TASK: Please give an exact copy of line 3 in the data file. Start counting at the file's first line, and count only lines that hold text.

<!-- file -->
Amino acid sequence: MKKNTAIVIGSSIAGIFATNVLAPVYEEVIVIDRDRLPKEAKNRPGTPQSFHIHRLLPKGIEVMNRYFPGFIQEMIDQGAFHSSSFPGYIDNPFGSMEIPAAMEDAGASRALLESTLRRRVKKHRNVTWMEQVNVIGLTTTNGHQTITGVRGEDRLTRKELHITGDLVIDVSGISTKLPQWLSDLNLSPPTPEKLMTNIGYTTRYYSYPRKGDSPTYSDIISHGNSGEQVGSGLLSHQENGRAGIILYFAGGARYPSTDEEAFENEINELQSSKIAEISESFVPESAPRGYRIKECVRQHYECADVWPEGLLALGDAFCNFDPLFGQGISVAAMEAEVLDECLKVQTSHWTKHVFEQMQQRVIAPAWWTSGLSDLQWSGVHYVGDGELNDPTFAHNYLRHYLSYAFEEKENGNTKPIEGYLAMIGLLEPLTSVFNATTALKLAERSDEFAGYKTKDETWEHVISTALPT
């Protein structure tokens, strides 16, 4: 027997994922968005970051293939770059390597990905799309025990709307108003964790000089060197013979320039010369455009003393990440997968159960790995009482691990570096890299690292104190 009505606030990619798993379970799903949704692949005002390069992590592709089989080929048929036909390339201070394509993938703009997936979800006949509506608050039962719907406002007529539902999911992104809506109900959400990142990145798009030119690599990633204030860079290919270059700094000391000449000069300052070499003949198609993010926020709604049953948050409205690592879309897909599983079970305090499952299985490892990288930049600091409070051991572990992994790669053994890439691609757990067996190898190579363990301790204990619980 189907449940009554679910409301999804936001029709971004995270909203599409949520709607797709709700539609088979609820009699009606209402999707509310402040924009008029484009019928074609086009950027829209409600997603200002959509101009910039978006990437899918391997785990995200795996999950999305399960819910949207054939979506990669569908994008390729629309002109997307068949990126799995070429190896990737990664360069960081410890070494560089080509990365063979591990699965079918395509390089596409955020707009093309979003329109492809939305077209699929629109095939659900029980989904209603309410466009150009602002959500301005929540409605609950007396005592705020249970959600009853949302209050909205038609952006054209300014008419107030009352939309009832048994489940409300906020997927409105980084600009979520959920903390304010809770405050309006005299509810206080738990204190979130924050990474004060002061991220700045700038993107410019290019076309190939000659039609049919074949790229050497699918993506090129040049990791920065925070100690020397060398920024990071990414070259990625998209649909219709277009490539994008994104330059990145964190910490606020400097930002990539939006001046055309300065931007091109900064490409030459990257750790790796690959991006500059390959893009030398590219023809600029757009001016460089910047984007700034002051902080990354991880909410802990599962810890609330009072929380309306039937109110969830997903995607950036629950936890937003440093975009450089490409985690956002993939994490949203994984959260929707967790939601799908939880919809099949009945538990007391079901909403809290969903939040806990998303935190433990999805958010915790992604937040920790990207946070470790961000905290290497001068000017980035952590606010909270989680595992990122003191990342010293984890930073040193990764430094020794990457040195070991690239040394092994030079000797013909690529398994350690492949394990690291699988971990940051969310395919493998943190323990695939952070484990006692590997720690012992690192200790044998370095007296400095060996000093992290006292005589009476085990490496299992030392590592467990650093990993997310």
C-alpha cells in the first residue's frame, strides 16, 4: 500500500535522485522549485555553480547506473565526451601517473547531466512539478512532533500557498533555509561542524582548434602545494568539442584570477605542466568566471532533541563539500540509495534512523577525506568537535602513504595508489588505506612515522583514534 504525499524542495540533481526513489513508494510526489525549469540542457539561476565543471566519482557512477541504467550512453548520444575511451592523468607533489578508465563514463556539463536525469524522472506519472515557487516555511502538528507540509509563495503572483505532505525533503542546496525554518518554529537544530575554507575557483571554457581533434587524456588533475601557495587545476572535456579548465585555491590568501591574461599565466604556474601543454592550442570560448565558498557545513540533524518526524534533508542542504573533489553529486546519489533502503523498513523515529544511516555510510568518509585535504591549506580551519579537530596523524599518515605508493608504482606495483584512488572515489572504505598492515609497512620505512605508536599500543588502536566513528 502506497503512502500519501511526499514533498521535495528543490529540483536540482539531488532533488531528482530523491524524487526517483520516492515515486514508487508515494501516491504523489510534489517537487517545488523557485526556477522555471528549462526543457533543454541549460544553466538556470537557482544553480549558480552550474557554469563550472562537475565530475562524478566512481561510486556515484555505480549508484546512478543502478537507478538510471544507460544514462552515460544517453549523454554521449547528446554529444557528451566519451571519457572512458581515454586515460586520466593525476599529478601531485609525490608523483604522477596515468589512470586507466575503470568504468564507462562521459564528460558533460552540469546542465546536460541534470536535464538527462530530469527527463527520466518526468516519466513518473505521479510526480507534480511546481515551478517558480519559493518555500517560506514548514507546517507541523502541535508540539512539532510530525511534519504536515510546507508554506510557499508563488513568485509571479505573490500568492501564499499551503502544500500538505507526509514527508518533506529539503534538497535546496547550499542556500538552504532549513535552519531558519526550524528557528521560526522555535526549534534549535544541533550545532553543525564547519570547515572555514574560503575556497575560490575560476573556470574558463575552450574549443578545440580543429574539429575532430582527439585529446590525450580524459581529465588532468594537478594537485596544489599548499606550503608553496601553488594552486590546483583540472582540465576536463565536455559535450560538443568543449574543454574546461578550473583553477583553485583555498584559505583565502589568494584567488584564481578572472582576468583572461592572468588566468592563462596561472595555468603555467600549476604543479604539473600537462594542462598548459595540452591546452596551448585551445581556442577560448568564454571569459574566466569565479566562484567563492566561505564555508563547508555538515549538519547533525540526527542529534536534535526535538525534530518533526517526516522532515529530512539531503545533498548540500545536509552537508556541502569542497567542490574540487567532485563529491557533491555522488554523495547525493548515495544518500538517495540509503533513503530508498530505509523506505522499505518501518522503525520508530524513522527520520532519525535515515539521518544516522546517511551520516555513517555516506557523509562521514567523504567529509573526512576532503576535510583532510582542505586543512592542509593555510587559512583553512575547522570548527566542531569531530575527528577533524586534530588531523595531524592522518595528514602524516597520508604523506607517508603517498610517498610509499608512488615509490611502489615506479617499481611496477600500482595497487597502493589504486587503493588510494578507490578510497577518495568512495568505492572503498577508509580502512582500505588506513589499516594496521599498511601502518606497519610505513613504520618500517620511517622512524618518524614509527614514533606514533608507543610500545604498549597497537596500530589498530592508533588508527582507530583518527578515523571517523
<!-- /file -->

C-alpha cells in the first residue's frame, strides 16, 4: 500500500535522485522549485555553480547506473565526451601517473547531466512539478512532533500557498533555509561542524582548434602545494568539442584570477605542466568566471532533541563539500540509495534512523577525506568537535602513504595508489588505506612515522583514534 504525499524542495540533481526513489513508494510526489525549469540542457539561476565543471566519482557512477541504467550512453548520444575511451592523468607533489578508465563514463556539463536525469524522472506519472515557487516555511502538528507540509509563495503572483505532505525533503542546496525554518518554529537544530575554507575557483571554457581533434587524456588533475601557495587545476572535456579548465585555491590568501591574461599565466604556474601543454592550442570560448565558498557545513540533524518526524534533508542542504573533489553529486546519489533502503523498513523515529544511516555510510568518509585535504591549506580551519579537530596523524599518515605508493608504482606495483584512488572515489572504505598492515609497512620505512605508536599500543588502536566513528 502506497503512502500519501511526499514533498521535495528543490529540483536540482539531488532533488531528482530523491524524487526517483520516492515515486514508487508515494501516491504523489510534489517537487517545488523557485526556477522555471528549462526543457533543454541549460544553466538556470537557482544553480549558480552550474557554469563550472562537475565530475562524478566512481561510486556515484555505480549508484546512478543502478537507478538510471544507460544514462552515460544517453549523454554521449547528446554529444557528451566519451571519457572512458581515454586515460586520466593525476599529478601531485609525490608523483604522477596515468589512470586507466575503470568504468564507462562521459564528460558533460552540469546542465546536460541534470536535464538527462530530469527527463527520466518526468516519466513518473505521479510526480507534480511546481515551478517558480519559493518555500517560506514548514507546517507541523502541535508540539512539532510530525511534519504536515510546507508554506510557499508563488513568485509571479505573490500568492501564499499551503502544500500538505507526509514527508518533506529539503534538497535546496547550499542556500538552504532549513535552519531558519526550524528557528521560526522555535526549534534549535544541533550545532553543525564547519570547515572555514574560503575556497575560490575560476573556470574558463575552450574549443578545440580543429574539429575532430582527439585529446590525450580524459581529465588532468594537478594537485596544489599548499606550503608553496601553488594552486590546483583540472582540465576536463565536455559535450560538443568543449574543454574546461578550473583553477583553485583555498584559505583565502589568494584567488584564481578572472582576468583572461592572468588566468592563462596561472595555468603555467600549476604543479604539473600537462594542462598548459595540452591546452596551448585551445581556442577560448568564454571569459574566466569565479566562484567563492566561505564555508563547508555538515549538519547533525540526527542529534536534535526535538525534530518533526517526516522532515529530512539531503545533498548540500545536509552537508556541502569542497567542490574540487567532485563529491557533491555522488554523495547525493548515495544518500538517495540509503533513503530508498530505509523506505522499505518501518522503525520508530524513522527520520532519525535515515539521518544516522546517511551520516555513517555516506557523509562521514567523504567529509573526512576532503576535510583532510582542505586543512592542509593555510587559512583553512575547522570548527566542531569531530575527528577533524586534530588531523595531524592522518595528514602524516597520508604523506607517508603517498610517498610509499608512488615509490611502489615506479617499481611496477600500482595497487597502493589504486587503493588510494578507490578510497577518495568512495568505492572503498577508509580502512582500505588506513589499516594496521599498511601502518606497519610505513613504520618500517620511517622512524618518524614509527614514533606514533608507543610500545604498549597497537596500530589498530592508533588508527582507530583518527578515523571517523